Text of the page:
Since the beginning, magnetic fusion adopted safety and environmental aspects as central elements
for the development of a future fusion power plant (FPP). First the lecture introduces fundamental phrases such as safety, reliability and security which relevant for a safety assessment and valid for all technological systems. Based on this methods and approaches are presented to quantify a “safe state” or vice versa to measure the risk. This in turn requires computation of the probability of a failure by an adequate system description for which the most relevant approaches are sketched. Here either deductive methods as the Fault Tree Analysis (FTA) or inductive, qualitative procedures as the Failure Mode Effect Analysis (FMEA) are most frequently used. Also the approach to apply a Master logic Diagram (MLD) is explained. Fusion reactors have to be licensed as any other nuclear installation according to individual nation frameworks and laws. In this context exemplary the German regulations are briefly explained, before in a next step the procedures for a safety demonstration are described. One central
element therein is the protectio ... mehrn, which is described by the dose limits, and another one of monitoring denoted as dosimetry. The fundamentals of both are outlined. Based on these fundamentals the fusion reactor safety concept is explained and compared to nuclear power plants (NPP). Some result of a study generated for the German Ministry based on previous safety reviews for different fusion power plant concepts are shortly described. The FPP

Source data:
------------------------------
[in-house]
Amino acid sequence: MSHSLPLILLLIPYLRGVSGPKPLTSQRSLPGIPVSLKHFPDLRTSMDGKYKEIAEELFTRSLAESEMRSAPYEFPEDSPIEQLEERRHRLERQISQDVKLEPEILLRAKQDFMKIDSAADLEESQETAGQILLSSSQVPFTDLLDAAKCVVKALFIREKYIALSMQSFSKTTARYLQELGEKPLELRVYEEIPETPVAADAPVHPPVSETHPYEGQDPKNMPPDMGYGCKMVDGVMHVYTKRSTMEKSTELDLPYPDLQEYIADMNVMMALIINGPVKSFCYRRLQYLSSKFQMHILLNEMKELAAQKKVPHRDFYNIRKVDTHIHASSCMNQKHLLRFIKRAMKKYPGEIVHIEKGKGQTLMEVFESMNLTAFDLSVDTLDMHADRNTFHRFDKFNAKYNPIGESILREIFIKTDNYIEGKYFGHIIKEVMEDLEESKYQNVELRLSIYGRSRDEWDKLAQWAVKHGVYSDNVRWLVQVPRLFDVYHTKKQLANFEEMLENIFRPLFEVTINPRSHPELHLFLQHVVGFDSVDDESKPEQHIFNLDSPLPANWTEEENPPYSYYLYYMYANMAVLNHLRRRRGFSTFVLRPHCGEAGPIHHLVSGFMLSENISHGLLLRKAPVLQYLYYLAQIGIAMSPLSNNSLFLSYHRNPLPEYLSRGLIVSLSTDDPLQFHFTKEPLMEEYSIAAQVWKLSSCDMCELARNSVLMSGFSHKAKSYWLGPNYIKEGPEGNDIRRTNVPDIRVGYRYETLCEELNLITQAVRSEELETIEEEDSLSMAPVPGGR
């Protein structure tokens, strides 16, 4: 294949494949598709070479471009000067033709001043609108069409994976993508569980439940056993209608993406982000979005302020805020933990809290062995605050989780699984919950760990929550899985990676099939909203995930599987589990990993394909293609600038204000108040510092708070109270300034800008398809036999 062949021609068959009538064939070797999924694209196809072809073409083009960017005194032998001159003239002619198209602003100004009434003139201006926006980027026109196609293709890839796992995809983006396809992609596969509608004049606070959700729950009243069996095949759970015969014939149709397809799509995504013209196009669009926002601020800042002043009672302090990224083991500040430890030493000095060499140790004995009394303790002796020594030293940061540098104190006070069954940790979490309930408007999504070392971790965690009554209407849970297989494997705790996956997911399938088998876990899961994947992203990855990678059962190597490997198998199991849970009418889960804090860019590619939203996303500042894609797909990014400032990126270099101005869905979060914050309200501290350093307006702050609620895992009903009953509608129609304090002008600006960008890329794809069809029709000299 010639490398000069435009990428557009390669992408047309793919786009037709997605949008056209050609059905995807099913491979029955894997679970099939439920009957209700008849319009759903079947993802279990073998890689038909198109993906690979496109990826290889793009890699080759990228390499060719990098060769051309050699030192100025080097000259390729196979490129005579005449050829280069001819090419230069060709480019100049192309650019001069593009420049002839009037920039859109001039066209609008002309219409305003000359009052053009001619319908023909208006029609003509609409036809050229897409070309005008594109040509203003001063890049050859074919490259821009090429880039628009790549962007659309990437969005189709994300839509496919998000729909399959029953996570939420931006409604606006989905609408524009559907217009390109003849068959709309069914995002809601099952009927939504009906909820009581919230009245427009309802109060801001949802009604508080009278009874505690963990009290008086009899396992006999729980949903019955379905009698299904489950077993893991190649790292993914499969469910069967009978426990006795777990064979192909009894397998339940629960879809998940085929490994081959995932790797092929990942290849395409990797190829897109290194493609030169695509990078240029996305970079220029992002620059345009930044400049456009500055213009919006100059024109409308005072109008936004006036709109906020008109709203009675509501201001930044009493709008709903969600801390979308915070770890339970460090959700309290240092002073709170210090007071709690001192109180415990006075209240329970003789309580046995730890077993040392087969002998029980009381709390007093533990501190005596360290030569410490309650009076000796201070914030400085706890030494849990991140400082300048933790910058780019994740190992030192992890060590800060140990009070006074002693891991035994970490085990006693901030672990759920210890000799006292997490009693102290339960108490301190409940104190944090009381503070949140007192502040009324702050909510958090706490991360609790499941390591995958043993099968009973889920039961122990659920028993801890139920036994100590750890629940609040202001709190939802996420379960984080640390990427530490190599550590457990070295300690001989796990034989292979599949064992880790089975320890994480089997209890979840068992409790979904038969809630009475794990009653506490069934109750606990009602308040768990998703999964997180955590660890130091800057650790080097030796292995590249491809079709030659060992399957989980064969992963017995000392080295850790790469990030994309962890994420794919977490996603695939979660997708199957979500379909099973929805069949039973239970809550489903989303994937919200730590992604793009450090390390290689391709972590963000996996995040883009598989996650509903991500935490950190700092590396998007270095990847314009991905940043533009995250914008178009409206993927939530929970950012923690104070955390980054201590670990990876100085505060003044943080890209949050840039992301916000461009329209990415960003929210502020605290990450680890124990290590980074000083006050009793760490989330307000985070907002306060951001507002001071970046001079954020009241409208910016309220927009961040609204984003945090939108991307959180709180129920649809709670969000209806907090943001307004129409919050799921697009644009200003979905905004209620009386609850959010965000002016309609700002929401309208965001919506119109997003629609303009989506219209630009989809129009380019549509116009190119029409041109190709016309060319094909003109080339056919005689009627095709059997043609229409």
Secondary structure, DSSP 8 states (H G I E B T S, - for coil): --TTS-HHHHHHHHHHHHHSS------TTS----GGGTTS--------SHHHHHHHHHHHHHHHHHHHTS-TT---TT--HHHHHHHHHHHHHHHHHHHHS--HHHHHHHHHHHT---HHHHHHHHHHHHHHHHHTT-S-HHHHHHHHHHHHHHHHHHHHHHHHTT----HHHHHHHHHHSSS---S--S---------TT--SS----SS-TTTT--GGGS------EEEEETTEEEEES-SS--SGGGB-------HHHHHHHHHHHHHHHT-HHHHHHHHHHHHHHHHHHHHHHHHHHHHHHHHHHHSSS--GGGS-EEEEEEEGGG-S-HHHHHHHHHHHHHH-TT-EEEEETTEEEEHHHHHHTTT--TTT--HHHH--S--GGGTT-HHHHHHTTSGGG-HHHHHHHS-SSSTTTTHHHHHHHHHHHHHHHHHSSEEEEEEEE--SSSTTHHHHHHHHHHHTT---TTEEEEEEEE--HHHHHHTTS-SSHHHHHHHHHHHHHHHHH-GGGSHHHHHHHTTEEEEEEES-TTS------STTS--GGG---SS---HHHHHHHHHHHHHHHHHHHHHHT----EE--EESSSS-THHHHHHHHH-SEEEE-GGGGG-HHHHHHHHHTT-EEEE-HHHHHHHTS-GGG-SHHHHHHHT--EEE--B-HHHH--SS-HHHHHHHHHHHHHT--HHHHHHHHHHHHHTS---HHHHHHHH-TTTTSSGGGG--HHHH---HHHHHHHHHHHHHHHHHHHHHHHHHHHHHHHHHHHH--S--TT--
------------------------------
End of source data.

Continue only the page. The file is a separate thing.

safety concept follows the NPP defence in depth principle, however, taking into account the physical and engineering differences such as the radiologic inventories, the stored internal energies, the power densities and potential release paths, necessitating other safety systems in a FPP. Finally, some challenges for the systematic safety assessment currently executed in the context of the EUROFUSION program for DEMO are formulated.